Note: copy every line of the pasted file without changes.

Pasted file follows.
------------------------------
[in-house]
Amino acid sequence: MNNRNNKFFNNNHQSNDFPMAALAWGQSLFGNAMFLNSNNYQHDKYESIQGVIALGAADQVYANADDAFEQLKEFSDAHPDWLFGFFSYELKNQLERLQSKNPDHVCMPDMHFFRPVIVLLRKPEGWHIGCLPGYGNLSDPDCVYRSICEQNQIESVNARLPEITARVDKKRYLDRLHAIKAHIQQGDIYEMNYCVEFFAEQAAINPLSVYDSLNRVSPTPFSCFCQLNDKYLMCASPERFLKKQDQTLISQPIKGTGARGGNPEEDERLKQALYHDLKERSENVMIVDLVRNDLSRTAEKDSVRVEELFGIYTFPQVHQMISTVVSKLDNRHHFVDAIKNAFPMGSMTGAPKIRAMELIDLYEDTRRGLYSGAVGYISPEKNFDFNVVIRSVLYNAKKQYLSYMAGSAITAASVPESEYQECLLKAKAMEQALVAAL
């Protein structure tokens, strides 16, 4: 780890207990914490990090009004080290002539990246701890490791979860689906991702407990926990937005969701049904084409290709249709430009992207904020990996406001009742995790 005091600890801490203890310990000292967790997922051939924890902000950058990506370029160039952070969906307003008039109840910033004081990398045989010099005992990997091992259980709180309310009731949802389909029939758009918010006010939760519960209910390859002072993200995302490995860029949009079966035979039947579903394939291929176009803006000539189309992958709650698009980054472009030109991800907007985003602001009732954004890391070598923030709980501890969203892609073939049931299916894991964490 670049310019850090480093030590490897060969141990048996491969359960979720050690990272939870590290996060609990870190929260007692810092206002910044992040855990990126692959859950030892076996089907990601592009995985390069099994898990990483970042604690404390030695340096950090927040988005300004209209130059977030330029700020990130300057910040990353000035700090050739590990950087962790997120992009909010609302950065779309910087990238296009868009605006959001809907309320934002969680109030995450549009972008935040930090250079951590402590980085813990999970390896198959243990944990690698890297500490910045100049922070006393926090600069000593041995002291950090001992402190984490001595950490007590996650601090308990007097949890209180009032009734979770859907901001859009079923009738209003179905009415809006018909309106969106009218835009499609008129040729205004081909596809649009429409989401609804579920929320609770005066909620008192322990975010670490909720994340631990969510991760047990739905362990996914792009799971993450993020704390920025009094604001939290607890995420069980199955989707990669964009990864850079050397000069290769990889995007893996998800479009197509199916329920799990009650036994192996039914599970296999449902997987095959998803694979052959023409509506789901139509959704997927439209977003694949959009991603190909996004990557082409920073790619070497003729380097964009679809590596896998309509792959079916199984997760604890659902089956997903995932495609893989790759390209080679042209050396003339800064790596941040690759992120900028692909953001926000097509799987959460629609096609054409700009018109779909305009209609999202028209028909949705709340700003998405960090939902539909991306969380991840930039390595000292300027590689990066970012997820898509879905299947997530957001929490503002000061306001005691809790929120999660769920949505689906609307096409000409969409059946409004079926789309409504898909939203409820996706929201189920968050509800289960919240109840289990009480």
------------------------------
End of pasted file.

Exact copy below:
[in-house]
Amino acid sequence: MNNRNNKFFNNNHQSNDFPMAALAWGQSLFGNAMFLNSNNYQHDKYESIQGVIALGAADQVYANADDAFEQLKEFSDAHPDWLFGFFSYELKNQLERLQSKNPDHVCMPDMHFFRPVIVLLRKPEGWHIGCLPGYGNLSDPDCVYRSICEQNQIESVNARLPEITARVDKKRYLDRLHAIKAHIQQGDIYEMNYCVEFFAEQAAINPLSVYDSLNRVSPTPFSCFCQLNDKYLMCASPERFLKKQDQTLISQPIKGTGARGGNPEEDERLKQALYHDLKERSENVMIVDLVRNDLSRTAEKDSVRVEELFGIYTFPQVHQMISTVVSKLDNRHHFVDAIKNAFPMGSMTGAPKIRAMELIDLYEDTRRGLYSGAVGYISPEKNFDFNVVIRSVLYNAKKQYLSYMAGSAITAASVPESEYQECLLKAKAMEQALVAAL
């Protein structure tokens, strides 16, 4: 780890207990914490990090009004080290002539990246701890490791979860689906991702407990926990937005969701049904084409290709249709430009992207904020990996406001009742995790 005091600890801490203890310990000292967790997922051939924890902000950058990506370029160039952070969906307003008039109840910033004081990398045989010099005992990997091992259980709180309310009731949802389909029939758009918010006010939760519960209910390859002072993200995302490995860029949009079966035979039947579903394939291929176009803006000539189309992958709650698009980054472009030109991800907007985003602001009732954004890391070598923030709980501890969203892609073939049931299916894991964490 670049310019850090480093030590490897060969141990048996491969359960979720050690990272939870590290996060609990870190929260007692810092206002910044992040855990990126692959859950030892076996089907990601592009995985390069099994898990990483970042604690404390030695340096950090927040988005300004209209130059977030330029700020990130300057910040990353000035700090050739590990950087962790997120992009909010609302950065779309910087990238296009868009605006959001809907309320934002969680109030995450549009972008935040930090250079951590402590980085813990999970390896198959243990944990690698890297500490910045100049922070006393926090600069000593041995002291950090001992402190984490001595950490007590996650601090308990007097949890209180009032009734979770859907901001859009079923009738209003179905009415809006018909309106969106009218835009499609008129040729205004081909596809649009429409989401609804579920929320609770005066909620008192322990975010670490909720994340631990969510991760047990739905362990996914792009799971993450993020704390920025009094604001939290607890995420069980199955989707990669964009990864850079050397000069290769990889995007893996998800479009197509199916329920799990009650036994192996039914599970296999449902997987095959998803694979052959023409509506789901139509959704997927439209977003694949959009991603190909996004990557082409920073790619070497003729380097964009679809590596896998309509792959079916199984997760604890659902089956997903995932495609893989790759390209080679042209050396003339800064790596941040690759992120900028692909953001926000097509799987959460629609096609054409700009018109779909305009209609999202028209028909949705709340700003998405960090939902539909991306969380991840930039390595000292300027590689990066970012997820898509879905299947997530957001929490503002000061306001005691809790929120999660769920949505689906609307096409000409969409059946409004079926789309409504898909939203409820996706929201189920968050509800289960919240109840289990009480």